For interim lawyer roles right across the UK
Covering the length and breadth of the UK, our dedicated Interim team recruits and provides consultants, agile/flexible workers and document review lawyers. We cover all levels of seniority, ranging from senior general counsel and qualified solicitors to legal executives and paralegals.
From one to two days’ assignments to maternity cover or longer term projects, we have outstanding opportunities in private practice and in-house. These opportunities include magic circle firms and public sector organisations, SMEs and large international PLCs, along with high street firms, each covering all areas of law.
Providing regular contact to clients and candidates alike, alongside support with market updates and expert career advice has built this national team’s excellent reputation, resulting in many exclusive assignments.
See our contacts page or call us on +44 (0)203 096 4550 (London & South East roles) or +44 (0)117 917 1860 (South West roles) or +44 (0)121 200 5577 (Midlands and North roles) if you’d like to talk through any of our latest opportunities.
Boasting some of the most experienced document review lawyers in London, our specialist Document Review team works with an extensive list of UK, US and Global law firms as well as Legal Process Outsourcing organisations (LPO’s).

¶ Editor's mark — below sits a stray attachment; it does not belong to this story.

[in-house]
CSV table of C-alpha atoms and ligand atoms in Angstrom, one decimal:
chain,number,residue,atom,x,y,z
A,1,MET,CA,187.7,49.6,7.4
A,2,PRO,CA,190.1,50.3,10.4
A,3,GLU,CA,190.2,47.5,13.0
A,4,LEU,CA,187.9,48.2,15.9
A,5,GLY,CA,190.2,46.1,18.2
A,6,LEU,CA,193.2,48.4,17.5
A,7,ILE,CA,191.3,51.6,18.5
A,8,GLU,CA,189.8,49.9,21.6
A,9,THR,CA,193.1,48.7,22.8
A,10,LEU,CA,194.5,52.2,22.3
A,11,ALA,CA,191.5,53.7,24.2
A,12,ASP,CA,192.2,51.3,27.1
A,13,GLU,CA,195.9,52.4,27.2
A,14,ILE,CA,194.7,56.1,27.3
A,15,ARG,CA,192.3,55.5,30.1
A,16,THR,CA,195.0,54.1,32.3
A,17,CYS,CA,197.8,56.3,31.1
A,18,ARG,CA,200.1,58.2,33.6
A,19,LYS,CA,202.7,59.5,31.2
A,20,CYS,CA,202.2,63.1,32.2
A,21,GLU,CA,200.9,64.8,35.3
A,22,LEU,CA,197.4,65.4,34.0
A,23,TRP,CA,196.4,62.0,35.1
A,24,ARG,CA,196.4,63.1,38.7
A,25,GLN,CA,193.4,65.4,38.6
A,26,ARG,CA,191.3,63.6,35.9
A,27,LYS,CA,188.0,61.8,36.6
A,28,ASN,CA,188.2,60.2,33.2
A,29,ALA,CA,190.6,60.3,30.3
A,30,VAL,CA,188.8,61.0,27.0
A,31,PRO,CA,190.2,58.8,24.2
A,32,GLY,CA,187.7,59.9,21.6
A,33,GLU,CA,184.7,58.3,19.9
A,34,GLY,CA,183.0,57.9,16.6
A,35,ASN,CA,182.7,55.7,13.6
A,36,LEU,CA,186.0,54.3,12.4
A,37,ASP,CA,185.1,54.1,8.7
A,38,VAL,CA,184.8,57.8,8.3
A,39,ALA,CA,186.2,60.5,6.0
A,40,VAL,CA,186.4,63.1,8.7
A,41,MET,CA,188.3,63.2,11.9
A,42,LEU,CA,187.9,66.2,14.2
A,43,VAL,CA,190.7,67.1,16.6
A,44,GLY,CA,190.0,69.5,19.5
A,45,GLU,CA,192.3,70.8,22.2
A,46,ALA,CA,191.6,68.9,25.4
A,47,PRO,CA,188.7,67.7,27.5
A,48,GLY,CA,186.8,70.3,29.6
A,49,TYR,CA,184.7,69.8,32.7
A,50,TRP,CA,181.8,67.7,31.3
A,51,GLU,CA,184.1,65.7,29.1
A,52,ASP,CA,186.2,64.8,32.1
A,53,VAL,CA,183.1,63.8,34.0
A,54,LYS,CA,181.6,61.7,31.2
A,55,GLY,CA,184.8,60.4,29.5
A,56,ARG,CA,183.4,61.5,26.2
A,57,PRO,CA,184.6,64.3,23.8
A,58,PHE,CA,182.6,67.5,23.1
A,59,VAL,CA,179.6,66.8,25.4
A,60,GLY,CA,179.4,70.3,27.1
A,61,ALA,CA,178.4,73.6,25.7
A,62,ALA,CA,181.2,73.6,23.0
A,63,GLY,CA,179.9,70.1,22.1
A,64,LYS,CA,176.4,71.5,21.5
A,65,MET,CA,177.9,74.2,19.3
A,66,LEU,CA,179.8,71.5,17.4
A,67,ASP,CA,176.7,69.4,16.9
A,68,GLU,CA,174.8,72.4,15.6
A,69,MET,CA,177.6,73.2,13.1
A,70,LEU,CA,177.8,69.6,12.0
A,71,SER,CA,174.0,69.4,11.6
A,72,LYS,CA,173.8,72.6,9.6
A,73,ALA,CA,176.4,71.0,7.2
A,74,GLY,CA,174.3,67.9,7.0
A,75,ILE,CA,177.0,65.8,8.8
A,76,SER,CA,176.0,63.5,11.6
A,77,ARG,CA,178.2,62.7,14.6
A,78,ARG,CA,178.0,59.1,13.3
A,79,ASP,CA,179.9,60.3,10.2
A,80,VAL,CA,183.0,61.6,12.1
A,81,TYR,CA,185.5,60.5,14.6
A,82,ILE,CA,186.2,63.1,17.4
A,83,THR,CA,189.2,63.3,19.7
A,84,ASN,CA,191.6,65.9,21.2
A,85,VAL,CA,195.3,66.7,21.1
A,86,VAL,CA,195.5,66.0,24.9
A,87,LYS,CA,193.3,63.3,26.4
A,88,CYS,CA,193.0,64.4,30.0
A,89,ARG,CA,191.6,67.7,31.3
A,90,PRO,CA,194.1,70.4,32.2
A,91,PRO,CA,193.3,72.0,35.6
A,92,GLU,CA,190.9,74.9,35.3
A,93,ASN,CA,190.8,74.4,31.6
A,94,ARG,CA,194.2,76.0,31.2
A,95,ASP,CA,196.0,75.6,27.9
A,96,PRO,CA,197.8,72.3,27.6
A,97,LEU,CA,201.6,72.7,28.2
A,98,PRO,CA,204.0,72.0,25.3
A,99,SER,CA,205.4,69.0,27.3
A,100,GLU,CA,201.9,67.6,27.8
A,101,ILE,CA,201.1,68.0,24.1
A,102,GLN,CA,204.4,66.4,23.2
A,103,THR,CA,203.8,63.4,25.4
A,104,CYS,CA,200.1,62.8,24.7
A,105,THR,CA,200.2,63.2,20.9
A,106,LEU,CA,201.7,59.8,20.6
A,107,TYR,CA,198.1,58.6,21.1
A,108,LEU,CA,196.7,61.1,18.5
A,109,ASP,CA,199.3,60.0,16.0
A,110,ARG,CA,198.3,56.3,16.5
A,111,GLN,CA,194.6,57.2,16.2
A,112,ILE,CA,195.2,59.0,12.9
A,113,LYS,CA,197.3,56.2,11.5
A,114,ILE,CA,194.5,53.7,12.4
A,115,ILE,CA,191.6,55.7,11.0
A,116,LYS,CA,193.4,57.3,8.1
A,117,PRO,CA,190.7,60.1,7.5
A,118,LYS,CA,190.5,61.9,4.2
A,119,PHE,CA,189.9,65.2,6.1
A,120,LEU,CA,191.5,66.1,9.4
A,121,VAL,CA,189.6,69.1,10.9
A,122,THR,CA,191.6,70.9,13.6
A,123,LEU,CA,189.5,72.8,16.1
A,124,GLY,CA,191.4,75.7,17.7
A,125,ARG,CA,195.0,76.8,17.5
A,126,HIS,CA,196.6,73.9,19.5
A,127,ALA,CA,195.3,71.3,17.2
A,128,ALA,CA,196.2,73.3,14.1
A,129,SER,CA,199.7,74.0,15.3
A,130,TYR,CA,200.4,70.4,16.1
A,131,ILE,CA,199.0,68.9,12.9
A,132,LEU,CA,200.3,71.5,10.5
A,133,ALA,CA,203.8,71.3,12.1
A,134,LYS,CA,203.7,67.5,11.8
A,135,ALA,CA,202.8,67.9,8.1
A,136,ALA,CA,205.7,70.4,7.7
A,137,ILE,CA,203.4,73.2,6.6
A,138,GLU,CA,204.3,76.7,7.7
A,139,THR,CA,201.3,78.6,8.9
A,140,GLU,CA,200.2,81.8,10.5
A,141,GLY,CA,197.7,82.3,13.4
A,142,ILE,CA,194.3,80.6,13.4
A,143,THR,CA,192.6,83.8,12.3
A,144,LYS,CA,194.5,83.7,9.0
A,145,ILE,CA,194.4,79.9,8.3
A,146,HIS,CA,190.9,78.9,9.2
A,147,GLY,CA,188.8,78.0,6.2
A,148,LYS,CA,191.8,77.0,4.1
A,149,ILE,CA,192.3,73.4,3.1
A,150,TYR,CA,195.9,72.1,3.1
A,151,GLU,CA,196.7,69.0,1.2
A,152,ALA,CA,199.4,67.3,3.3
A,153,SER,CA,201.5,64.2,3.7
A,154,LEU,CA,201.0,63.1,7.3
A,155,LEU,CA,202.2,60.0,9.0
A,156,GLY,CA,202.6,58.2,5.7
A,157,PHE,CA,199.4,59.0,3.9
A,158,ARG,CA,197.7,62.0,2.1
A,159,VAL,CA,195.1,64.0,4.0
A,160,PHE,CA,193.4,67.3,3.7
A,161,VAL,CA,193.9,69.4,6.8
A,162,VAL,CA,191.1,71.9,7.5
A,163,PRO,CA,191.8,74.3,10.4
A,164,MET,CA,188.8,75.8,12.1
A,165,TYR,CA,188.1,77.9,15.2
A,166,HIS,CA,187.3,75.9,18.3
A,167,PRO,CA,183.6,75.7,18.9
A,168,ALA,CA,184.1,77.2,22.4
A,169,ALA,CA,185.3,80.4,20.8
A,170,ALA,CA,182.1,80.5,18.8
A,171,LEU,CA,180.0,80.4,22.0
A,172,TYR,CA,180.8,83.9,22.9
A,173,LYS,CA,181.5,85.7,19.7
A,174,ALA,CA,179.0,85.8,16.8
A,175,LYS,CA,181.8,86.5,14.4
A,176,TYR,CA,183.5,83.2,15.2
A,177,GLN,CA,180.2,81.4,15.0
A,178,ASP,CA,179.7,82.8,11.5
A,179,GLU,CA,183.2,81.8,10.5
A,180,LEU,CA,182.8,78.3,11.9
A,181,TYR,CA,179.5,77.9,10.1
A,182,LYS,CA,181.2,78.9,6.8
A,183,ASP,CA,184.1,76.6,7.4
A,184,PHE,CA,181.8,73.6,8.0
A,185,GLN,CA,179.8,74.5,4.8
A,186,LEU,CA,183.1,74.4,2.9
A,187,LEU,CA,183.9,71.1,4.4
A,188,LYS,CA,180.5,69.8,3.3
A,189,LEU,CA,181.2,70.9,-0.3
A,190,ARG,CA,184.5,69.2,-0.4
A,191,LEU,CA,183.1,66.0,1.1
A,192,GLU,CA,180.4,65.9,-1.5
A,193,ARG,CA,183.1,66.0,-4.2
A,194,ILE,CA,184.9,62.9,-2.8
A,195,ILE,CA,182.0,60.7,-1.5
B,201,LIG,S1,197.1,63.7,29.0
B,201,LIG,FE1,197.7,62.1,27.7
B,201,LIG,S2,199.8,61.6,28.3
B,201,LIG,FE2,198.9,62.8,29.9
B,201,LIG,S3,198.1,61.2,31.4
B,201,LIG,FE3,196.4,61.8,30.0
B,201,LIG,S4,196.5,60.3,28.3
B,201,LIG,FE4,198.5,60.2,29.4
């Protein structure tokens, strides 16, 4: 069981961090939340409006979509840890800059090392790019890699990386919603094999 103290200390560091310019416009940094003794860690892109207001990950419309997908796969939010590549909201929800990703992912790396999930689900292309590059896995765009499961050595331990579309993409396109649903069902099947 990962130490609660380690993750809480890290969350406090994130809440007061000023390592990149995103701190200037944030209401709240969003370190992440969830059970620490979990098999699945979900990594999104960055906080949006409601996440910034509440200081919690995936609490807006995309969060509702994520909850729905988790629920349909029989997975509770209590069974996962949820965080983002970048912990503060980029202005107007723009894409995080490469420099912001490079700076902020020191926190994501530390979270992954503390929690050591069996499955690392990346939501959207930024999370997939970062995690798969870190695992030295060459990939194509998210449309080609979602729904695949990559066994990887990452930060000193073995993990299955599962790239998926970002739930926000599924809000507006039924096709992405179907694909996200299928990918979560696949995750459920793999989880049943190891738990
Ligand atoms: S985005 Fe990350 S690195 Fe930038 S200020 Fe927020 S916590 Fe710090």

From one to two-day assignments to large headline-grabbing international investigations, we place both qualified and paralegal candidates into document review and eDiscovery positions across the UK and mainland Europe. We have a very successful track record in filling roles that require hard to find foreign language skills.
Our team offer quick turnarounds to clients and candidates as well as excellent service. Last year, we placed over 300 lawyers into projects with LPOs in London and the numbers are growing. If you are qualified and/or a paralegal with relevant litigation experience please do contact us. Language skills are frequently an advantage and general requirements include document review or litigation experience, eligibility to work in Europe, proof of qualification/admission and references.
Read our blog: A role with a global law firm with no fee earning target, but offering high quality work? Interested?
Does this sound too good to be true? Well it is certainly a real option to consider, available in many regions and not just confined to London. Many experienced Paralegals and other qualified Lawyers are now forging a career within the fast developing field of document review.
A good example of a firm offering this type of opportunity in my region, specifically Birmingham, is Hogan Lovells. This well-known law firm has over 800 partners and around 2,500 lawyers worldwide. They are the 12th largest law firm globally by revenue and have an enviable client list. From landmark litigation cases to multinational mergers and acquisitions, their lawyers work on demanding, high profile matters. The quality of the organisations they advise and the complexity of the cases they take on, means their staff engage with work that’s both challenging and can provide great job satisfaction. Hogan Lovells stands at the vanguard of the legal profession and the firm is constantly seeking new ways to improve the services it offers to their clients in a cost effective way and to deliver value.